Savvy wine drinkers know that words such as "reserve" and "old vines" mean something only in places where regulations define them. That's pretty much Europe, where the rules often require wineries to use riper grapes and age them longer to use "reserve" on the label, and specify minimum vine age for "old vines."
Not so in Australia, or the U.S. This has led one wine company to issue its own definitions unilaterally and promise to adhere to them. Yalumba, a substantial family-owned winery in Barossa, spelled out what it means by "old vines" in a letter to the media and the trade earlier this year. More recently, it added a second letter defining "reserve."
It turns out that proprietor Robert Hill Smith and winemaker Brian Walsh qualify as strict constructionists on these topics. Of course, they can afford to be. They own vineyards that date from the 19th century. That pretty much trumps anything in Europe or California, both of which replanted virtually all of their vineyards due to phylloxera in the late 19th century. South Australia, whence come most of the best wines in the country, did not.
Old Vines on a Yalumba label means they are at least 35 years old. That pretty much follows the standards used in Burgundy and elsewhere in France and Italy. The winery goes on to call vines 70 years old "antique" and 100-year-old vines "centenary." A few years ago, the winery started labeling a Grenache made from some of its 19th-century vines as "Tri-Centenary Vines." So, in a gentle thumbing of the nose at those who don't have such resources, they have defined the term as "Very, bloody exceptionally old vines who life has spanned three centuries."
"Reserve" makes trickier demands for a definition. Yalumba decided that the term suggests high winemaking standards and extra maturity, and implies relatively limited quantity and aging potential. So the winery has announced that, starting with the 2007 vintage, its reserves will:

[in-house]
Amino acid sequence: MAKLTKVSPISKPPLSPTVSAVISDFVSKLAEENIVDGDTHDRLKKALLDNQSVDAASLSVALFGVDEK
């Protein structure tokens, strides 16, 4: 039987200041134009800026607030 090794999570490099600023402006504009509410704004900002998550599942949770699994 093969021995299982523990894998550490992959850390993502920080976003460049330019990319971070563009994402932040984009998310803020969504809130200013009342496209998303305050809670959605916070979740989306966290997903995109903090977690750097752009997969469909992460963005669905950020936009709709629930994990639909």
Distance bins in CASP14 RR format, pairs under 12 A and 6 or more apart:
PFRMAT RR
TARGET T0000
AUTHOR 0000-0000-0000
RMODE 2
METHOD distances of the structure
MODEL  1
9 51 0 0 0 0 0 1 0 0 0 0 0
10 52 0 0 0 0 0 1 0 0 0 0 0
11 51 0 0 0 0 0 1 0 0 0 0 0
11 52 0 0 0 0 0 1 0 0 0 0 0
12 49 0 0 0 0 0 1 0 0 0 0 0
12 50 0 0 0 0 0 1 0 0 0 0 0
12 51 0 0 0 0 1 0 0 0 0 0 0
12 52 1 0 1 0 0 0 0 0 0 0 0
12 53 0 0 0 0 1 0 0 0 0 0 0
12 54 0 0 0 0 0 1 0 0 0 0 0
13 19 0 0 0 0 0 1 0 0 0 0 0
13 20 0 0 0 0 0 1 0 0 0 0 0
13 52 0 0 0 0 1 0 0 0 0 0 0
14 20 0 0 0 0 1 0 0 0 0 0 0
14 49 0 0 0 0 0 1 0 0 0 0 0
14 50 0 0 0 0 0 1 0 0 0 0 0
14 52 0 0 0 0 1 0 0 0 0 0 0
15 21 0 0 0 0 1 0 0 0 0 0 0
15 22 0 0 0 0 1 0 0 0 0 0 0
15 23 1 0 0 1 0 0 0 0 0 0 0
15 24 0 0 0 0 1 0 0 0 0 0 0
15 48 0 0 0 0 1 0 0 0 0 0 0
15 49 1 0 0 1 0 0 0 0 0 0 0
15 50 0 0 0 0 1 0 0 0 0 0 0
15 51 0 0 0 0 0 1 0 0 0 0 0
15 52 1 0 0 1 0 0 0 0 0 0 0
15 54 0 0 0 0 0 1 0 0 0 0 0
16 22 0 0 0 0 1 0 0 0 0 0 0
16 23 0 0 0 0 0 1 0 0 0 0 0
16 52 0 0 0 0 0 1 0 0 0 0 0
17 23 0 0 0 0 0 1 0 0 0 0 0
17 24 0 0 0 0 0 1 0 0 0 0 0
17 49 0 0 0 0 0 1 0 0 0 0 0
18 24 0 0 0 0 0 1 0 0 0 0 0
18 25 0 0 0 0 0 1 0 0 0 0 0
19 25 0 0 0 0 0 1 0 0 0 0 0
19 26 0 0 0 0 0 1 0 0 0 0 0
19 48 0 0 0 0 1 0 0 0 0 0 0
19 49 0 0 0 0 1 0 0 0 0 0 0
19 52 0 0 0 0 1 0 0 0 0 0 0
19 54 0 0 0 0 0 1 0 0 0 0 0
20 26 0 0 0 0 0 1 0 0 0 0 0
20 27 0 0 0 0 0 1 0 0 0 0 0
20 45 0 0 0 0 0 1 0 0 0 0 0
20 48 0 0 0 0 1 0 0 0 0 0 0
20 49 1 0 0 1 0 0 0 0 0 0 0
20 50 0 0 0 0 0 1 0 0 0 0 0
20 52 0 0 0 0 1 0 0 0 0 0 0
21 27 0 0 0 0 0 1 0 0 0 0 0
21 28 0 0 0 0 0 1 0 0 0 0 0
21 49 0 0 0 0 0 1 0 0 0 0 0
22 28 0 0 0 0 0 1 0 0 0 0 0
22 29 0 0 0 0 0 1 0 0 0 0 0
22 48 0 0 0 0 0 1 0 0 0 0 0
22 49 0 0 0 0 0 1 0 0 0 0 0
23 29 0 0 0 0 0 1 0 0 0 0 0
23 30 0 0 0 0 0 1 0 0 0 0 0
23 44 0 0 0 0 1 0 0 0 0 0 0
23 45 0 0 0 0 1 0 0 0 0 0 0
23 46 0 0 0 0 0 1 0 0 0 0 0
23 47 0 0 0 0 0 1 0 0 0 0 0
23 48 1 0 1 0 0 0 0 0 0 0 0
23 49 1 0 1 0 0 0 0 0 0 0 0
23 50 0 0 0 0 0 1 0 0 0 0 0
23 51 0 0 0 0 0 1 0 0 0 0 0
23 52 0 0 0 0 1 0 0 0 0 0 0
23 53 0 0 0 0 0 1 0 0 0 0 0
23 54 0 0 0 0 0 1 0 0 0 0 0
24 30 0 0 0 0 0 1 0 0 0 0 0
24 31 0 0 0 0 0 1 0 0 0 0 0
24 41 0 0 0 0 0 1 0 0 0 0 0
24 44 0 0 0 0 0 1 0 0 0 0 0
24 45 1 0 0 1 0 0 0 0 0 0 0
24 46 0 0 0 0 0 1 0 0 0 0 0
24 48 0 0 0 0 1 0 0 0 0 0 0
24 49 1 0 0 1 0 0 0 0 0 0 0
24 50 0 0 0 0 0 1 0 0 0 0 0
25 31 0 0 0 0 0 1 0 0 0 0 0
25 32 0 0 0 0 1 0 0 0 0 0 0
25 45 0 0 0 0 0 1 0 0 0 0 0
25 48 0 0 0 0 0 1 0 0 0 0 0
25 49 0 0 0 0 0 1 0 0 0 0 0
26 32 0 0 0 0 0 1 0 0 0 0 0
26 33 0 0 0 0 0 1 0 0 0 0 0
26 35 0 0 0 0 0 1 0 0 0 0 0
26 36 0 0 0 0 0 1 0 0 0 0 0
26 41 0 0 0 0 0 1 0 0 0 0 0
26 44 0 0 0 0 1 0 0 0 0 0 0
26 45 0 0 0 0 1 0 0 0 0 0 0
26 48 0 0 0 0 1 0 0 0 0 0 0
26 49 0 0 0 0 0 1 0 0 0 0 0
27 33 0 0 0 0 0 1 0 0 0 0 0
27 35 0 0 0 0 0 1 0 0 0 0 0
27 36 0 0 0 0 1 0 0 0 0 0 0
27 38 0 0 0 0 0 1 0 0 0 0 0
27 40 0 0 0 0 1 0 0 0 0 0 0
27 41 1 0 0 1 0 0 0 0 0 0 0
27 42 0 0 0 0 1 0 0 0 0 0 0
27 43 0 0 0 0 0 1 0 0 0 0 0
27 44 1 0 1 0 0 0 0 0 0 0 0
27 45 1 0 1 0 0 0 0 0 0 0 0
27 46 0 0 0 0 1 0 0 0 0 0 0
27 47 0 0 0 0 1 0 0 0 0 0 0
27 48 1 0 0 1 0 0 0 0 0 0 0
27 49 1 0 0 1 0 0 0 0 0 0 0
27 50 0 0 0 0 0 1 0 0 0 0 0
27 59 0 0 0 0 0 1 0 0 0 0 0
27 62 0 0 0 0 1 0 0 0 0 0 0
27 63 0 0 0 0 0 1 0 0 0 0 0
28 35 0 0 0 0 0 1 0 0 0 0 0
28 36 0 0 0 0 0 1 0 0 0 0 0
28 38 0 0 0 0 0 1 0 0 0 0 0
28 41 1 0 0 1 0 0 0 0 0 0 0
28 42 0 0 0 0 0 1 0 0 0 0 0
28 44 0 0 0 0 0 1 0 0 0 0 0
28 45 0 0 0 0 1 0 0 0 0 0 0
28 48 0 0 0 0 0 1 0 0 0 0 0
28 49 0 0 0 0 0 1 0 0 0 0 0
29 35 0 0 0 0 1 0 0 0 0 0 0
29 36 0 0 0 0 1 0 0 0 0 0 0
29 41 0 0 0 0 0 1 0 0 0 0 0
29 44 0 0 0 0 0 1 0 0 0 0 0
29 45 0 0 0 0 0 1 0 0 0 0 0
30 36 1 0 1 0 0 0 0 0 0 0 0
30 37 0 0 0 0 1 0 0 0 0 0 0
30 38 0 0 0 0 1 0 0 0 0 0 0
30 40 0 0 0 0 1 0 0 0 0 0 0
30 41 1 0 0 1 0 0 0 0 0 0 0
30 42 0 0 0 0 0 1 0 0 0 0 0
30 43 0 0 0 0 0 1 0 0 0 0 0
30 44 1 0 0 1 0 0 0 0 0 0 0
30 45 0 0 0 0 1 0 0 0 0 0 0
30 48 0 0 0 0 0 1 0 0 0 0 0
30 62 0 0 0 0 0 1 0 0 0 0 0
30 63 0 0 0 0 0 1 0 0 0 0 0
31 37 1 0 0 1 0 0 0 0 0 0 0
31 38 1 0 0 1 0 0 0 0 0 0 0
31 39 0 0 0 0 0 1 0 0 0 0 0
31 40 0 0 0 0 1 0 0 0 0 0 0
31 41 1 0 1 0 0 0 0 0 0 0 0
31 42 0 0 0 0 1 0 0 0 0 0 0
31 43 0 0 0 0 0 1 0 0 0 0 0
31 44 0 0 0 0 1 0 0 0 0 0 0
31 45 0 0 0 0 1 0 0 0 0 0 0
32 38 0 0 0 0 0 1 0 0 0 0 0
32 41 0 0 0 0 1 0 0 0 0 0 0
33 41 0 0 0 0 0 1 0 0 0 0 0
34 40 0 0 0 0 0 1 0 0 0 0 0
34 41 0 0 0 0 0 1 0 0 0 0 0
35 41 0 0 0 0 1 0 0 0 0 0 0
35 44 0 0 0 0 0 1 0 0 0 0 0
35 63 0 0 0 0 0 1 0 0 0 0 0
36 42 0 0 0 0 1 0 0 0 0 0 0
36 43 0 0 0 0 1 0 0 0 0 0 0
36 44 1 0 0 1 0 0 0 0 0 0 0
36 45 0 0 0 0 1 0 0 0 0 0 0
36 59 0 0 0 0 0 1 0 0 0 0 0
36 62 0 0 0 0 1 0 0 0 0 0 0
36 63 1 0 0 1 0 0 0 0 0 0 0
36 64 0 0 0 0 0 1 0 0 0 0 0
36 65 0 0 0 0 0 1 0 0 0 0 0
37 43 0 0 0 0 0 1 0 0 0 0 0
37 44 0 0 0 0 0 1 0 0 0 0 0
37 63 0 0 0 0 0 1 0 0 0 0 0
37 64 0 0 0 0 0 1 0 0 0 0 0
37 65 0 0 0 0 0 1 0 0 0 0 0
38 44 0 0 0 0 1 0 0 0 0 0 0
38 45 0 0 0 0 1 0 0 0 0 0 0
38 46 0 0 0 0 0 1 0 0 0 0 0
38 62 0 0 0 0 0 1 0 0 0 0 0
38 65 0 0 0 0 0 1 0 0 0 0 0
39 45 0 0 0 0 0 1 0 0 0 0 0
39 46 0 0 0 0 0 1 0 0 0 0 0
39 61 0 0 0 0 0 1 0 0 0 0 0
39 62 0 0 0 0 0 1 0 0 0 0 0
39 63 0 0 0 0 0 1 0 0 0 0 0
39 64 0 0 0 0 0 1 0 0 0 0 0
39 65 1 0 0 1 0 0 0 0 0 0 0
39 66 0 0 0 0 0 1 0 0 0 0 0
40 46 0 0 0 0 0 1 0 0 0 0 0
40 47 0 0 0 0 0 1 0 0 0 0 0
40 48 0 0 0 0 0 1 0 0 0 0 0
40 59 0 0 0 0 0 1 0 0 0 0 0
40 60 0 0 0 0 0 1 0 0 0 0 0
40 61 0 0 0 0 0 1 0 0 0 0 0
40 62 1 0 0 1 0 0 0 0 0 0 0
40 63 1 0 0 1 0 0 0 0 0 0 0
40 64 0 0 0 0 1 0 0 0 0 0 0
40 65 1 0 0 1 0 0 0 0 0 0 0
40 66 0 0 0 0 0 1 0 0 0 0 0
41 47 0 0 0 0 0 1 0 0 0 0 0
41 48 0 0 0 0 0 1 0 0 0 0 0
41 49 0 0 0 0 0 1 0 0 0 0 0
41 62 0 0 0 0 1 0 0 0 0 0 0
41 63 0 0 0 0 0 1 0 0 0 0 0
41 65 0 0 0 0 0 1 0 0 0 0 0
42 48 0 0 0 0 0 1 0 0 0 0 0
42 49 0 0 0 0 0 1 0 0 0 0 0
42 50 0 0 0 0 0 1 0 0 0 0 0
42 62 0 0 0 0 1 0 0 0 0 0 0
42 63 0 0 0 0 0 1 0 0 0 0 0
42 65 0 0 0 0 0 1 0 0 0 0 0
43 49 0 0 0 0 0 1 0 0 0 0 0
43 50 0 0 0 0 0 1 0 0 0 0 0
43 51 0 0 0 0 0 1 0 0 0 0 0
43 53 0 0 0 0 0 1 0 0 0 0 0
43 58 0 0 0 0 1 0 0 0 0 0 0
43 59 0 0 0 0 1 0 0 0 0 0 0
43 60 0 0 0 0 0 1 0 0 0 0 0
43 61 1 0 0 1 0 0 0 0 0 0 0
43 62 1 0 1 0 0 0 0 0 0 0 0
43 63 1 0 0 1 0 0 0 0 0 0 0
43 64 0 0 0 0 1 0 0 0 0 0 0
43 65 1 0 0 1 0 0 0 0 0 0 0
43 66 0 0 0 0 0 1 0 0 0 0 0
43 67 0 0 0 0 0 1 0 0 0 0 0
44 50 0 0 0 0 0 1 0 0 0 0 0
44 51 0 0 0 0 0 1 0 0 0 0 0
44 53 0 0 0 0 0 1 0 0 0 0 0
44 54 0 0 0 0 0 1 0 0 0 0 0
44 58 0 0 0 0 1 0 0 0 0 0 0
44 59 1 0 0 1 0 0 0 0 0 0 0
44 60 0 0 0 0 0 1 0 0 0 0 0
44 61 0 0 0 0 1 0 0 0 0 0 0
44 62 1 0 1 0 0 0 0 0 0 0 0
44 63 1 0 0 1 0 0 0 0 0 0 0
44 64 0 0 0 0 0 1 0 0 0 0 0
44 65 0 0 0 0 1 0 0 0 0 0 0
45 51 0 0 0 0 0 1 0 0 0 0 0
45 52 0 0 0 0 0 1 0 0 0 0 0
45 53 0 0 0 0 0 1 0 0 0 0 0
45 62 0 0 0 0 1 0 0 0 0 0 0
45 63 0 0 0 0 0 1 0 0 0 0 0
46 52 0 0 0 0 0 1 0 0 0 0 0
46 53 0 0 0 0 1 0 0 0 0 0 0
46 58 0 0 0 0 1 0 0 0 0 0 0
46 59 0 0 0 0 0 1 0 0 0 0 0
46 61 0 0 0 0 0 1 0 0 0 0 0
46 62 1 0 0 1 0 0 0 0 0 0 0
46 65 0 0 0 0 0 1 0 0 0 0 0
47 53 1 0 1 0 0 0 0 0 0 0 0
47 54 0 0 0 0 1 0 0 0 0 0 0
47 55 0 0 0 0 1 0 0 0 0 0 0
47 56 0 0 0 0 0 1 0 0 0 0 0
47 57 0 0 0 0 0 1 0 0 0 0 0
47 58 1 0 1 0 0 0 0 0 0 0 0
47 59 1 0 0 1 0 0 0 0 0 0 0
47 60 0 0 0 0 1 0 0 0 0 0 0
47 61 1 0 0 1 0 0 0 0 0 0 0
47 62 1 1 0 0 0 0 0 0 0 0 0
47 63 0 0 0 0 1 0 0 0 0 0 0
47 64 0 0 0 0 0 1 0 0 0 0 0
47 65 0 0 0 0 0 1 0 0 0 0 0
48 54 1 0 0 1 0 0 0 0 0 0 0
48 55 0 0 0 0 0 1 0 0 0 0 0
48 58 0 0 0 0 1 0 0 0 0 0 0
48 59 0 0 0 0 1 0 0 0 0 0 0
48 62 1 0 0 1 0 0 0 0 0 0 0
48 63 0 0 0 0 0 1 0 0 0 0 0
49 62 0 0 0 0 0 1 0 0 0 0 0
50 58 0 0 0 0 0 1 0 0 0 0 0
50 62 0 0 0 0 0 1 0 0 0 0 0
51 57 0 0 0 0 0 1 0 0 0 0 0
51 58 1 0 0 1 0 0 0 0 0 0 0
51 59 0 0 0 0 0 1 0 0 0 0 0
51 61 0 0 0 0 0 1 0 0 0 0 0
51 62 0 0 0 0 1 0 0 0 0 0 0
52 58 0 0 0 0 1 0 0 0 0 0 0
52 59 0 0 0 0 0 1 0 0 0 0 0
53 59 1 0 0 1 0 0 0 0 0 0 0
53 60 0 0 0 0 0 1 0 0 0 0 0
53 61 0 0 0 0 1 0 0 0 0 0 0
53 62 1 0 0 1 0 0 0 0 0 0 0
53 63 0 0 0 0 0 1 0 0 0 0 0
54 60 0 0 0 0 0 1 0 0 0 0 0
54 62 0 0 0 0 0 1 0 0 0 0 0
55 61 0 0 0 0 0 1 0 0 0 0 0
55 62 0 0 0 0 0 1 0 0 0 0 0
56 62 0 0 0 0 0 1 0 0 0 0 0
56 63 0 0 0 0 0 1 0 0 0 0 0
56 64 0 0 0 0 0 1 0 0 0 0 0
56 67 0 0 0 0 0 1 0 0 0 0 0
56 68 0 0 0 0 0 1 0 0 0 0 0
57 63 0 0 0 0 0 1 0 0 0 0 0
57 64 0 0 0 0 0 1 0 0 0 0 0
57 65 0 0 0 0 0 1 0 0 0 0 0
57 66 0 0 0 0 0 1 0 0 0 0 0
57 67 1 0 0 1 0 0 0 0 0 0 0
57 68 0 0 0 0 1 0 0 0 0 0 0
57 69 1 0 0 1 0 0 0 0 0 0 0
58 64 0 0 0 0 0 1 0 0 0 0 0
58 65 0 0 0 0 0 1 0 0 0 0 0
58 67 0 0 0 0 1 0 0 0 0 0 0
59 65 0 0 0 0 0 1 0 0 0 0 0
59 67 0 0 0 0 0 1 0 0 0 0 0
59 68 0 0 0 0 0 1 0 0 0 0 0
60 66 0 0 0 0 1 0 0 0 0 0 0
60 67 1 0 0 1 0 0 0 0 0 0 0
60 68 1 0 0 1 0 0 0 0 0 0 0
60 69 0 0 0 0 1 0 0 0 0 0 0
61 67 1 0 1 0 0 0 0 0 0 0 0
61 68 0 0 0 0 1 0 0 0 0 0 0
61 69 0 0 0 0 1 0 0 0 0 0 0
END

• Only use Cabernet Sauvignon, Shiraz, Merlot, Pinot Noir, Chardonnay and Riesling from historic vineyards farmed sustainably, with balanced yields and in years in which the grapes achieve physiological ripeness, vinified using traditional practices and with complete records to prove it.
• Aged on the estate in quantities limited at the outset and assessed as superior by an independent tasting panel. (Interestingly, nothing is said about longer aging than other wines.)
• A money-back guarantee for the life of the wine's optimal drinking period.
"We know from conversations over the years with our peers that we at Yalumba are not the only Australian winemakers who feel that the excessive or indiscriminate use of Reserve has undermined is 'specialness,' leading to a loss of both credibility and value, while causing confusion in the minds of wine consumers," Hill Smith wrote in his paper on the subject.
"We're not finger-pointing here," he added, "just stating the bleeding obvious."
Maybe so, but I don't expect the rest of the industry to jostle each other getting in line behind these definitions or that guarantee. For my part, I applaud Yalumba's willingness to stake out the high ground and stick to it.